The legal process a lender uses to take a home when the homeowner defaults is called a foreclosure. The lender has this right because they use an owner’s home as collateral for the loan.
Below are Important things to note when facing foreclosure.
Never avoid your lender
The number one thing you always want to do when facing a foreclosure is never avoid your lender. You want to act quickly to stop the foreclosure and contacting your lender is the first step. Let them know you have received all notices and that you want to work with them to resolve the issue fast. Most lenders do not want your home because they are not in the business to own real estate. They want to lend money. Consequently, they will work with you as much as you are willing to work with them. So, it is highly recommended that you seek help avoiding foreclosure on your property.
Lender can grant your payment
Your lender could do several things when it comes to assisting you. The most common are to grant a payment plan on the amount that is past due. Other options may include adding the amount in arrears to the end of your loan, which means your loan would extend by the number of monthly payments you are behind.
Lender can refinance your existing loan
A couple of options you can examine are calling another lender to see if they would refinance your existing loan. This is not a reliable option because most lenders won’t refinance your loan if you are behind in payments or do not have the income to qualify for the credit.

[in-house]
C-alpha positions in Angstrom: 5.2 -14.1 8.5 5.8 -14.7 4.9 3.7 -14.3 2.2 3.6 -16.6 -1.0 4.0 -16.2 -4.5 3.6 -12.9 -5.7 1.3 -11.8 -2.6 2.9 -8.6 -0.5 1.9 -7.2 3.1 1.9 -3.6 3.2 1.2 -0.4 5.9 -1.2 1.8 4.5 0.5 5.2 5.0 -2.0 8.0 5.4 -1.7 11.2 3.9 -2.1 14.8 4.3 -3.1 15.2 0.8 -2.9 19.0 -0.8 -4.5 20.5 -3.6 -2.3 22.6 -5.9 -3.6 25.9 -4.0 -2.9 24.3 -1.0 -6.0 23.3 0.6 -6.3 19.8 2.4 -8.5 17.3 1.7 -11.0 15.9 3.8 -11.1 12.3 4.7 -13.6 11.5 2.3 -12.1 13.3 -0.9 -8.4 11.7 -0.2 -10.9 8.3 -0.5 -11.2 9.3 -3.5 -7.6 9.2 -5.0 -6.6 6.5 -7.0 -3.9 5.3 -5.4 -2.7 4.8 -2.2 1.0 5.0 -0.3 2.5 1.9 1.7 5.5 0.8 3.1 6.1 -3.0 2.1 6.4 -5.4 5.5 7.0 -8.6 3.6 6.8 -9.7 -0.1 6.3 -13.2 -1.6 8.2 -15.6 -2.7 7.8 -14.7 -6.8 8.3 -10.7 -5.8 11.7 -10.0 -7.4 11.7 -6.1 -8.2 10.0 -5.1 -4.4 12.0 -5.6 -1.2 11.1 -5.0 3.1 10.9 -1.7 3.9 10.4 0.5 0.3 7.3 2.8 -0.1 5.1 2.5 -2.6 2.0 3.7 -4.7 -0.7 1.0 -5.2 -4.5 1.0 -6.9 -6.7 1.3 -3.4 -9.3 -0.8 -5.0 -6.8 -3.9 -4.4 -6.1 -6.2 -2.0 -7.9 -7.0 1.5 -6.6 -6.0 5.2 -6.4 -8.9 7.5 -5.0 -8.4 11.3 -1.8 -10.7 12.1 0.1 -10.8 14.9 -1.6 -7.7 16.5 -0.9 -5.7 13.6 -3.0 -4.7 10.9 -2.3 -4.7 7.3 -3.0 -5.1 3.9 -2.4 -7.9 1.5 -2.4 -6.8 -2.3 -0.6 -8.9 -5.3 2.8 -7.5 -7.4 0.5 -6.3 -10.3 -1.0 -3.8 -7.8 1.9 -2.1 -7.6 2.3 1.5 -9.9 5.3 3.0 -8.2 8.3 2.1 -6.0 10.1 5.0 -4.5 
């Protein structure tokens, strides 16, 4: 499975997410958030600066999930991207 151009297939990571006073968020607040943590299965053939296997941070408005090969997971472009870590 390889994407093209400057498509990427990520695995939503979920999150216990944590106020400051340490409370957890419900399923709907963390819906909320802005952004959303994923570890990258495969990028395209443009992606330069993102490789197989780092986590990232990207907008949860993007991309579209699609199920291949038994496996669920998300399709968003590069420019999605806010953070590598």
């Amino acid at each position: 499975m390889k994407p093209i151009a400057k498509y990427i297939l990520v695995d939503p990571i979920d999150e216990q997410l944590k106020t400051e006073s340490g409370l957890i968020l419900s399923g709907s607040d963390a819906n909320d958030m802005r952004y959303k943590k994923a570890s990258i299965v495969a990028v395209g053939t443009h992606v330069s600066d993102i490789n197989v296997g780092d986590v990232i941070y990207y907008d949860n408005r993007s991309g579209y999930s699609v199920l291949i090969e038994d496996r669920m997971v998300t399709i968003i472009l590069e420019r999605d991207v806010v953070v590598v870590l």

Types of foreclosures
There are two types of foreclosures: judicial and non-judicial. In general a judicial foreclosure has to go before the courts while a non-judicial foreclosure does not. We won’t go into details because all you need to know is that the typical foreclosure starts approximately three months after your last payment. It could be slightly shorter or longer. Keep in mind; the lender has the right to initiate the foreclosure proceedings the day after you become delinquent.
When lender sells your house, they must notify you
Before the lender selling your home, they must inform you of the sale. Typically, the sale will appear in a legal newspaper. The notice should contain the date, time and place of the sale. It also must be shown as public information a certain number of days before the sale, usually 20 to 30 days.
Watch out for scams
Many legitimate companies and organizations will assist in stopping a foreclosure. However, a lot of them are scams. Take Care for people who promise to curb the foreclosure by having you quitclaim the property to them. Often, they will make an offer that is attractive to you, hope they can help, wait until the clock runs down, and then approach you with a lower offer when it’s too late. Consequently, you feel pressured to accept the below-market offer.
In summary, there are several things you can do during a foreclosure proceeding. Check all available options and resources before deciding on the alternative you will use to stop the foreclosure. Include consulting an attorney once you’ve narrowed your choices.